The Grizzlies are led by Senior Quarterback Jordan Johnson and Bohl says they will be difficult to stop. 

The University of Wyoming Family Medicine Residency programs in Casper and Cheyenne have received an important new federal designation that will help both the programs and patients. 

UW Health Sciences Dean Joe Steiner says it will mean enhanced Medicare and Medicaid reimbursements and better recruitment and retention of doctors—and will allow the programs to serve more patients.                

UW

The University of Wyoming is looking to upgrade its science programs in an effort to become a top-tier research University.

Last week Governor Matt Mead appointed a task force to look into steps the University of Wyoming can take to raise the caliber of its science programs.

University of Wyoming Athletics, the American Cancer Society, Wyoming Community Foundation, and Cameco resources kicked off the Cameco Teams for Dreams partnership that is attempting to fight cancer through prevention.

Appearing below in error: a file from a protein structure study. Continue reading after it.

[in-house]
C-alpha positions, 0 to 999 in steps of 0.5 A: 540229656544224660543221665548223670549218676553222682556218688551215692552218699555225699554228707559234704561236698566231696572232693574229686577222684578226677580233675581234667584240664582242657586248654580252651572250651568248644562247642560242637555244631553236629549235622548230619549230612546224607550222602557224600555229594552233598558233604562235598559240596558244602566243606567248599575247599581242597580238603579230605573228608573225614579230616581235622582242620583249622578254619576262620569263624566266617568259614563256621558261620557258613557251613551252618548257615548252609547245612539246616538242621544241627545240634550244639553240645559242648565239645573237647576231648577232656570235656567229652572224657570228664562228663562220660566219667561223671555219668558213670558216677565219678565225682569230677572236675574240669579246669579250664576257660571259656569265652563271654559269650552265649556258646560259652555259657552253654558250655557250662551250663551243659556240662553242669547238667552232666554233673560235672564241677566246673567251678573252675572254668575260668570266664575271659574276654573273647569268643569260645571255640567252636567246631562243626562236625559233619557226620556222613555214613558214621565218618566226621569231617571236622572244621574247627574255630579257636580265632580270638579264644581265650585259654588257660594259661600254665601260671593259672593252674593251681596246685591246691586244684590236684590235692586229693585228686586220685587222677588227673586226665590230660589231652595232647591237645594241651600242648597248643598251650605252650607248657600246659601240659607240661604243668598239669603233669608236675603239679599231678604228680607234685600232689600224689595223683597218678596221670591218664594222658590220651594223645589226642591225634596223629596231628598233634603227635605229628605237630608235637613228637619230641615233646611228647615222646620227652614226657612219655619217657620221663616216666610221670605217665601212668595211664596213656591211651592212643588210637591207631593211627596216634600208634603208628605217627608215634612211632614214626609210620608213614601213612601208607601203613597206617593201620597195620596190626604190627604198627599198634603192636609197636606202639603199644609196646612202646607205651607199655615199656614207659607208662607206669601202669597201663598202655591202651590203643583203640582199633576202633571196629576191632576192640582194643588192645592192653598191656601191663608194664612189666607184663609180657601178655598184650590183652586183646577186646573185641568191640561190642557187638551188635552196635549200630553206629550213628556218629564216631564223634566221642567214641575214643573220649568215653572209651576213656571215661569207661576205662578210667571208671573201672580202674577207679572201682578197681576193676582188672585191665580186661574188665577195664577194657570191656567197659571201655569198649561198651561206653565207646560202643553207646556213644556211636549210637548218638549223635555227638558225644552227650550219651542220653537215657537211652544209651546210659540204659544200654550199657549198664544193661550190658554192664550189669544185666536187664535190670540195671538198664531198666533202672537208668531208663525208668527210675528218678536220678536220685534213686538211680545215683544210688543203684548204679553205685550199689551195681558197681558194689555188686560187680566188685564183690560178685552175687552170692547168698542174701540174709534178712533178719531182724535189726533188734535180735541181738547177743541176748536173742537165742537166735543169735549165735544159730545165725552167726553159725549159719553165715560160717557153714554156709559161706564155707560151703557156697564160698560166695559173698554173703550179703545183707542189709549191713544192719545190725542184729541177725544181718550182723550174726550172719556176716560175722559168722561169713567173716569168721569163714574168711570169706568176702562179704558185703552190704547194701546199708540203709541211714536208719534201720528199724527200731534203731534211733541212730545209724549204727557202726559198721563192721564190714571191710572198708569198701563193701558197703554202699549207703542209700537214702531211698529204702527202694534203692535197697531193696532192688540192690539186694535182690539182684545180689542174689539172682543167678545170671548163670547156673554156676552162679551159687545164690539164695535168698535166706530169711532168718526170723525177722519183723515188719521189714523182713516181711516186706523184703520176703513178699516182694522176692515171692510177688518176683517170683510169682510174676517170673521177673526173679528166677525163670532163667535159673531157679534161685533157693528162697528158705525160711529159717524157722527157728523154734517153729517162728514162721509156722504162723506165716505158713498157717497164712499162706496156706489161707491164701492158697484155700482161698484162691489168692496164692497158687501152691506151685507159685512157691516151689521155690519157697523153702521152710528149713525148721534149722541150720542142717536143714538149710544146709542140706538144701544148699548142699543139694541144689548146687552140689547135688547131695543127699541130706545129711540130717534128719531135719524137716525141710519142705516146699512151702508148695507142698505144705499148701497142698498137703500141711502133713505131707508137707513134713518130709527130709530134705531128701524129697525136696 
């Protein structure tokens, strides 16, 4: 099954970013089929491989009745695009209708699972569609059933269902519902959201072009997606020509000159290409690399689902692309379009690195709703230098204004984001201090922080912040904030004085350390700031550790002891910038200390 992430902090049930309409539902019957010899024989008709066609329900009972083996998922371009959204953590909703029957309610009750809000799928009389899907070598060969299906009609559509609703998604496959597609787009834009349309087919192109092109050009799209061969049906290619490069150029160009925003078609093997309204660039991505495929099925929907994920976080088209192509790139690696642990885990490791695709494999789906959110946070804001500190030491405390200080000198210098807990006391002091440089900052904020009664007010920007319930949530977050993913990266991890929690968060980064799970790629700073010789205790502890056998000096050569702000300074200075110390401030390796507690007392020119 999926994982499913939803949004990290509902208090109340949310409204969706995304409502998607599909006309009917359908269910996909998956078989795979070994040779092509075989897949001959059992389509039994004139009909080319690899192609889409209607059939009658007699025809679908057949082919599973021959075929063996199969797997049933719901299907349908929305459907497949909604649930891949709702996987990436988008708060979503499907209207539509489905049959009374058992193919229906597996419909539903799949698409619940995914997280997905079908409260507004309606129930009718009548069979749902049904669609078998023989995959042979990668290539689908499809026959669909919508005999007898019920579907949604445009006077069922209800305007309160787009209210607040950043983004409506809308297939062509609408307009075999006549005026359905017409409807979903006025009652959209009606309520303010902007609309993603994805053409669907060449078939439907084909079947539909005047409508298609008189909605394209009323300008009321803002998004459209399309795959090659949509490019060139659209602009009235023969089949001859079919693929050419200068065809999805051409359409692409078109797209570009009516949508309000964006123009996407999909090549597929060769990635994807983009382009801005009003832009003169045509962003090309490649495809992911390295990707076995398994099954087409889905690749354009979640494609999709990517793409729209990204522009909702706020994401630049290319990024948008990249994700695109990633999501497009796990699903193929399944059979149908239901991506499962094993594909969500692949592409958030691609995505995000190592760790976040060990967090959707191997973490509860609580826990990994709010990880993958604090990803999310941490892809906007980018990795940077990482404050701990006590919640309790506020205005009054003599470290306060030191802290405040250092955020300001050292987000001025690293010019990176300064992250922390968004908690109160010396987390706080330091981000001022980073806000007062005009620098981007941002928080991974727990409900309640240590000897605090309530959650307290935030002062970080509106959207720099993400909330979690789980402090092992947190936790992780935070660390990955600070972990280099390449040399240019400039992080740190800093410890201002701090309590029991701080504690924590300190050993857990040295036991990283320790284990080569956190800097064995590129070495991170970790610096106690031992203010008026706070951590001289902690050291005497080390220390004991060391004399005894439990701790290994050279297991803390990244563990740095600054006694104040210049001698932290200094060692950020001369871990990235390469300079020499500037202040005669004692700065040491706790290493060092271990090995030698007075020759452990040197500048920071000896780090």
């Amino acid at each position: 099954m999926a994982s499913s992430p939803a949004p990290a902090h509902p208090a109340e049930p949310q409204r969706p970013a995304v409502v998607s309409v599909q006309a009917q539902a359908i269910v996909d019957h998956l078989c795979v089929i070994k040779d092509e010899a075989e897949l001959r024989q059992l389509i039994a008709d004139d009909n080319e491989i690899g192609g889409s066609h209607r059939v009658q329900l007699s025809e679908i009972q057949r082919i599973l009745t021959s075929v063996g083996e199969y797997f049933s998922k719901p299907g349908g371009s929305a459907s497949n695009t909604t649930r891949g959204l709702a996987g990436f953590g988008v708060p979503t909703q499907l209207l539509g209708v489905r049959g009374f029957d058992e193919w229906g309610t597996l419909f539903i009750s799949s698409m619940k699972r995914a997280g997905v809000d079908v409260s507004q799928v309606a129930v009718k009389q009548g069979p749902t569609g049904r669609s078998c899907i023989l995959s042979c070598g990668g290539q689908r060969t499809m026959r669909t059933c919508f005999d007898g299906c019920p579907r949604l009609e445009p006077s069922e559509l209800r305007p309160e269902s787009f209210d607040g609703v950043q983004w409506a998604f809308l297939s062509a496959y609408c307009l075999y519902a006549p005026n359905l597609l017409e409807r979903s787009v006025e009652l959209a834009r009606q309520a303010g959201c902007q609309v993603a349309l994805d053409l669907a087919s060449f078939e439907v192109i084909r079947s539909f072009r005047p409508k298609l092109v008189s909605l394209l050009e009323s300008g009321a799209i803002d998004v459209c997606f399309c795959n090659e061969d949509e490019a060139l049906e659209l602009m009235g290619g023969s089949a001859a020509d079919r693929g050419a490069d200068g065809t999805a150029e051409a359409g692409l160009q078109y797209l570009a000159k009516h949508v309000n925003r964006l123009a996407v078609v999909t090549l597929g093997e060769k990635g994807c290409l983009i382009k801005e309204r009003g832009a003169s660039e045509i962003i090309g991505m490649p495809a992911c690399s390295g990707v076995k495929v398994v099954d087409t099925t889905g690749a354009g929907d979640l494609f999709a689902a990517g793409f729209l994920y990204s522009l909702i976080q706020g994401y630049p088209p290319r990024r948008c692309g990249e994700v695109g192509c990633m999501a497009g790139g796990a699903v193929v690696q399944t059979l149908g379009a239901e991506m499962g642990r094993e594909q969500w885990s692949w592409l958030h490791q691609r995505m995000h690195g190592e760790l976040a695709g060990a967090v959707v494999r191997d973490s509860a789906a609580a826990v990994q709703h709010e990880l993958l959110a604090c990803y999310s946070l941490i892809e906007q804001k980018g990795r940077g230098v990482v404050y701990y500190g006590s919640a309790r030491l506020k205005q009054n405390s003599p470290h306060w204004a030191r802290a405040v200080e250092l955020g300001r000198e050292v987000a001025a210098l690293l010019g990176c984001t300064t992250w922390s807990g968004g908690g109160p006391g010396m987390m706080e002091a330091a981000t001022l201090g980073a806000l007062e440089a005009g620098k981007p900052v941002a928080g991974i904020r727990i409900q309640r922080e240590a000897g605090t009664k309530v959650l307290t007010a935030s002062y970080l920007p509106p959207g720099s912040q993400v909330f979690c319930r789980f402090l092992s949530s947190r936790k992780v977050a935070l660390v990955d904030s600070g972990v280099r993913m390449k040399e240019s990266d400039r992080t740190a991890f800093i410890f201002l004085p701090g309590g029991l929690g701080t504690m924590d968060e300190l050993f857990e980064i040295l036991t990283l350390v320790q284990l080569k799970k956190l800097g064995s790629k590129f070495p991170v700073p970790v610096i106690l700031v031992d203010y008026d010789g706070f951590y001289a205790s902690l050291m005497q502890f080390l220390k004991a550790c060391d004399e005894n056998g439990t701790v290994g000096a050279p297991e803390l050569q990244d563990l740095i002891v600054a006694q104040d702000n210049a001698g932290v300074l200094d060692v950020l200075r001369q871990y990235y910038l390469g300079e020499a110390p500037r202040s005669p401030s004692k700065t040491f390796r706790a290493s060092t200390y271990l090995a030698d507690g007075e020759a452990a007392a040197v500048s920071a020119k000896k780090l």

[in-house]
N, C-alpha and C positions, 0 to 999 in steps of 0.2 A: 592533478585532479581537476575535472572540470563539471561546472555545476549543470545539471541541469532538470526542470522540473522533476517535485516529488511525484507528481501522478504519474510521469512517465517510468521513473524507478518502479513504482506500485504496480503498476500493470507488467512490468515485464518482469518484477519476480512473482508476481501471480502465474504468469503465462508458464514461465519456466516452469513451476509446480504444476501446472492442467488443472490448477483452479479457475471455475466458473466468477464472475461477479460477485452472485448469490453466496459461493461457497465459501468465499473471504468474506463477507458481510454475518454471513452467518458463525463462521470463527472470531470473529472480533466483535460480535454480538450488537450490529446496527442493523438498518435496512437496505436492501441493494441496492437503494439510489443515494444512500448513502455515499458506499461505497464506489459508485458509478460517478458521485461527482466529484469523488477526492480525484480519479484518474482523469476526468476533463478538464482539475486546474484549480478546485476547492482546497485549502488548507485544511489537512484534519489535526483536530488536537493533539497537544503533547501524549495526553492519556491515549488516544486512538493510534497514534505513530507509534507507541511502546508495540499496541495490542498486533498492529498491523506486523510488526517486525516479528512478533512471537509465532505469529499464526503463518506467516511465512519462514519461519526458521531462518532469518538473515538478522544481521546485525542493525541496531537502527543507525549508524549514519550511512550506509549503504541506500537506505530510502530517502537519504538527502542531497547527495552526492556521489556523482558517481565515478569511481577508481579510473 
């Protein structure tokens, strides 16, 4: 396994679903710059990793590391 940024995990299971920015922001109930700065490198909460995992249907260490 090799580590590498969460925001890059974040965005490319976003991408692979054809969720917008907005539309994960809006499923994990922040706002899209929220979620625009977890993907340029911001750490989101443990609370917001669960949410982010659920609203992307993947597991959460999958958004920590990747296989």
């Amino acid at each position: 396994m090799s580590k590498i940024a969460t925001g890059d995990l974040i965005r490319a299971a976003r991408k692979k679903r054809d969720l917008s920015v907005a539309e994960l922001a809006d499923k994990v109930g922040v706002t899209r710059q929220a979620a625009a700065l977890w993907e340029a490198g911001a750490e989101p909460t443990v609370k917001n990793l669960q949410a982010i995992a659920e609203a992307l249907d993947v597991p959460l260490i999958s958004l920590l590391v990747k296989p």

When the Wyoming Cowboys football team plays Saturday, the Pokes will have a new starting quarterback. While Colby Kirkegaard has played in several games…it will be a new experience for him to be start the season as the number one quarterback.   

Coaches say that Kirkegaard has played with a lot of poise during fall camp and they hope that continues. While he is excited about being the starter, Kirkegaard says he doesn’t feel any pressure, because it will be a team effort.

Bob Beck

The Wyoming Cowboys football season fell apart last year. The Cowboys finished with five wins and seven losses, but lost five of their last six games. After the season ended the Cowboys also lost their Coach, and watched their starting quarterback AND his backup leave the team. New Coach Craig Bohl had a lot of success coaching at North Dakota State where he won three National Championships in a division below Wyoming. The question is whether he and his coaching staff can turn things around in Laramie. 

With a little over a week to go before the start of the University of Wyoming football season, Cowboys Head Coach Craig Bohl  likes what he sees.